• #18 overall pick (DE/LB Calvin Pace) – 19 forced fumbles / 10 fumble recoveries / three interceptions / WAV of 62.
  • #54 overall pick (WR Anquan Boldin) – 857 receptions / 11,334 yards / 65 touchdown / three Pro Bowls / WAV of 76

Then again, the trade wouldn’t have been so lopsided if the Saints had gone a different direction. Specifically, New Orleans could have taken DT Kevin Williams, LB Terrell Suggs, or DB Troy Polamalu with the 6th overall pick instead and evened the trade. Generally, I question the prognostic ability of analysts like Mel Kiper Jr., but he could have helped the Saints in this case.


Player (Position)

Actual Pick Kiper’s Rating Kiper’s Pre-Draft Comments Pro Bowls

Weighted Average Value

 Johnathan Sullivan (DT)

#6 #19 Solid combine / 18 tackles for a loss 0 10
Kevin Williams (DT) #9 #16 Brings skill and versatility to defensive line 6


Terrell Suggs Jr. (LB)

#10 #6 NCAA single-season record of 24 sacks 6 88
Troy Polamalu (DB) #16 #14 One of top true 10-15 players in draft 8


Note: Suggs apparently had a lackluster performance at the combine so his draft stock dropped. In contrast, Sullivan had a strong performance so his draft stock rose. When will GMs realize the combine can be deceiving? In case you’re on the fence, don’t forget the previous reference to Brady’s poor combine performance.

Johnathan Sullivan Kneeling
Image taken from Johnathan Sullivan’s highlight reel

Unlike the other available defensive players, Sullivan never made a Pro Bowl. Furthermore, he finished his career with only 1.5 sacks and 1 forced fumble in 36 games (16 starts). In contrast, DT Kevin Williams (whom many considered a better prospect going into the draft) still plays in the NFL and has 60 sacks in 171 games (171 starts). On an absolute and a relative basis, Sullivan was a complete bust.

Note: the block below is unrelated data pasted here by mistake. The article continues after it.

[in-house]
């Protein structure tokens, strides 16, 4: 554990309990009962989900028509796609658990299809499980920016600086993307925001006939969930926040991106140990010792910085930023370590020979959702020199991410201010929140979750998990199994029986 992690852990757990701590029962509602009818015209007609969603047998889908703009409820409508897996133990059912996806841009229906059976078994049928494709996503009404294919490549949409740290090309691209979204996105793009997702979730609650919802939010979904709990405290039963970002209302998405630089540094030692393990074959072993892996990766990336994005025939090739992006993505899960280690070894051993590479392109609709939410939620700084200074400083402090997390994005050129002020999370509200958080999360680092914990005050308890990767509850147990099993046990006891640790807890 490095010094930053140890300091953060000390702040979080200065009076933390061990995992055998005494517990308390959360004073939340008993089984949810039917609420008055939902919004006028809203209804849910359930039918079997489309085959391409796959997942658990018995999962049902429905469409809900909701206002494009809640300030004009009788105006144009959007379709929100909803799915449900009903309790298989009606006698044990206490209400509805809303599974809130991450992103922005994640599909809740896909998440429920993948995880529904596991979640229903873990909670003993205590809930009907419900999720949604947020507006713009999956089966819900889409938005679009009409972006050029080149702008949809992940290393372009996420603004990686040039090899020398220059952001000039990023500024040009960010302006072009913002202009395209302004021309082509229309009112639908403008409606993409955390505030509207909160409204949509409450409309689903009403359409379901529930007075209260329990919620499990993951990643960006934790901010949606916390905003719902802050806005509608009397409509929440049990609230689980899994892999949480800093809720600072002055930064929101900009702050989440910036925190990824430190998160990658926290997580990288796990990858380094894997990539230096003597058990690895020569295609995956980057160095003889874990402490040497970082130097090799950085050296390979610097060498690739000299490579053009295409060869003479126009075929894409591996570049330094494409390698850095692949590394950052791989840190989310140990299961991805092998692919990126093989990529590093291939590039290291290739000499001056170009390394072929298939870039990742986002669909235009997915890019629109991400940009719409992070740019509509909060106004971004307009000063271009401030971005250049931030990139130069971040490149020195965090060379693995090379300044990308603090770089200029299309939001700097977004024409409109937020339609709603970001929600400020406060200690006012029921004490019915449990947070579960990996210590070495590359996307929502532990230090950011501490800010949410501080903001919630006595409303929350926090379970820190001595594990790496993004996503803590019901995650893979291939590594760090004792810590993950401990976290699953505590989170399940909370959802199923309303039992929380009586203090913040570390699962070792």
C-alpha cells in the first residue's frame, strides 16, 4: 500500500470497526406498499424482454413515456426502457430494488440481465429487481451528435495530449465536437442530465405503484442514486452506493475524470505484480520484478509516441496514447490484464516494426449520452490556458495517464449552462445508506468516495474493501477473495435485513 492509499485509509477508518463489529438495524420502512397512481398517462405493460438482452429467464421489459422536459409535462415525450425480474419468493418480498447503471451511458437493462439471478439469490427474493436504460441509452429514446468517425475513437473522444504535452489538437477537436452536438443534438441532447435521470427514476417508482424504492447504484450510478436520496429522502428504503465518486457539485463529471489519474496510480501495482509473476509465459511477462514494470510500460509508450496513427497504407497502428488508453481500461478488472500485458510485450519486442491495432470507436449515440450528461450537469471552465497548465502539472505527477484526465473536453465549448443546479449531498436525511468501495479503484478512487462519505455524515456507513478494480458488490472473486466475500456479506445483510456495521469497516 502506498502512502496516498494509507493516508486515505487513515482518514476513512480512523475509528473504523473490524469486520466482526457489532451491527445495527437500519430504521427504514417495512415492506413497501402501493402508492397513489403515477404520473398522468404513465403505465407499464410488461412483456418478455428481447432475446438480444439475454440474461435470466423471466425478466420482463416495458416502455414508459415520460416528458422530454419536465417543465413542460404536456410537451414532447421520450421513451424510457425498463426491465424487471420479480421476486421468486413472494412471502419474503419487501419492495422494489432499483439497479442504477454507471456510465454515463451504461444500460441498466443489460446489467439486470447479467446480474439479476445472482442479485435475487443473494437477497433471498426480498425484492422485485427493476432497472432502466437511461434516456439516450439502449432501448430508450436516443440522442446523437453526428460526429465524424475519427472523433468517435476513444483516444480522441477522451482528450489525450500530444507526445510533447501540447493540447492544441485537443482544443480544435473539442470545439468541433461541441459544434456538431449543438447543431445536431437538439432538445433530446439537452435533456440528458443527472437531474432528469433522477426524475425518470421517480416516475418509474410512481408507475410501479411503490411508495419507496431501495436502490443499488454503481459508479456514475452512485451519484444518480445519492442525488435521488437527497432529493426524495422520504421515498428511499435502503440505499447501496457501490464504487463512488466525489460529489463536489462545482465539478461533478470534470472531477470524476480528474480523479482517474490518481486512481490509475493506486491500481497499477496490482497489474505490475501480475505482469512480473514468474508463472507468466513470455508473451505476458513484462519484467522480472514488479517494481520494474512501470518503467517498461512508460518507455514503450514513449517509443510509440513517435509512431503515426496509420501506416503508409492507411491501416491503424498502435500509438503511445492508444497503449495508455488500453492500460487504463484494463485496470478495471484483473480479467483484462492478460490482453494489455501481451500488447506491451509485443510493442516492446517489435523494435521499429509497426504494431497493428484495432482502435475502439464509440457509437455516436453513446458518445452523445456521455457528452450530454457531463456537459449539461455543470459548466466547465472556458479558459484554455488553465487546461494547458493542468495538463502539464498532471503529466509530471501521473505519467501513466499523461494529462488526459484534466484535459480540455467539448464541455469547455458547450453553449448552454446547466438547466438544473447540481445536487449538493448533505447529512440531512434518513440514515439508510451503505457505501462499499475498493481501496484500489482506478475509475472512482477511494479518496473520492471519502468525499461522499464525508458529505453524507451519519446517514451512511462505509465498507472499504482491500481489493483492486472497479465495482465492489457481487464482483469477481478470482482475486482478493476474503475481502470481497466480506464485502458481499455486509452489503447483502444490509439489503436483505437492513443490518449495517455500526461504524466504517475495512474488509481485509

[As an update, Williams played through the 2015-16 season before retiring. In his final two years in the league, he recorded three sacks and two forced fumbles in 32 games (24 starts). Basically, Williams did more as a player in his mid-thirties than Sullivan did in his early twenties.] 

Interestingly, the trade involving Sullivan served as a bookend for one of the worse trades in team sports. In particular, he can be connected to the Saints’ 1999 draft-day trade for Ricky Williams. As detailed in one of my first posts, Williams needed to be as productive as Peyton Manning for the trade to make sense.

With respect to the trades connecting Ricky and Johnathan:

  •  In 1999, Saints GM Mike Ditka traded the team’s entire draft to move up seven spots to take the Heisman-winning running back out of Texas.
  • In 2002, New Orleans decided to part ways with Williams in return for two 1st round picks.
    • Williams averaged 1,000 yards and five touchdowns per year during his three seasons with the Saints.
    • He rushed for 1,800 yards and 16 touchdowns for Miami in the season following the trade.
  • In 2003, the Saints used one of those two picks (#18 overall) as part of a package to move up and draft Sullivan . 

Despite my assessment of Sullivan, I just can’t call him a Top 10 Bust. Most importantly, the Saints drafted him well ahead of where the “experts” thought he would go. As a questionable pick based on his on-field accomplishments, Sullivan deserves the Troy Williamson Exemption. Regardless, his abject failure as an NFL player still warrants an Honorable Mention.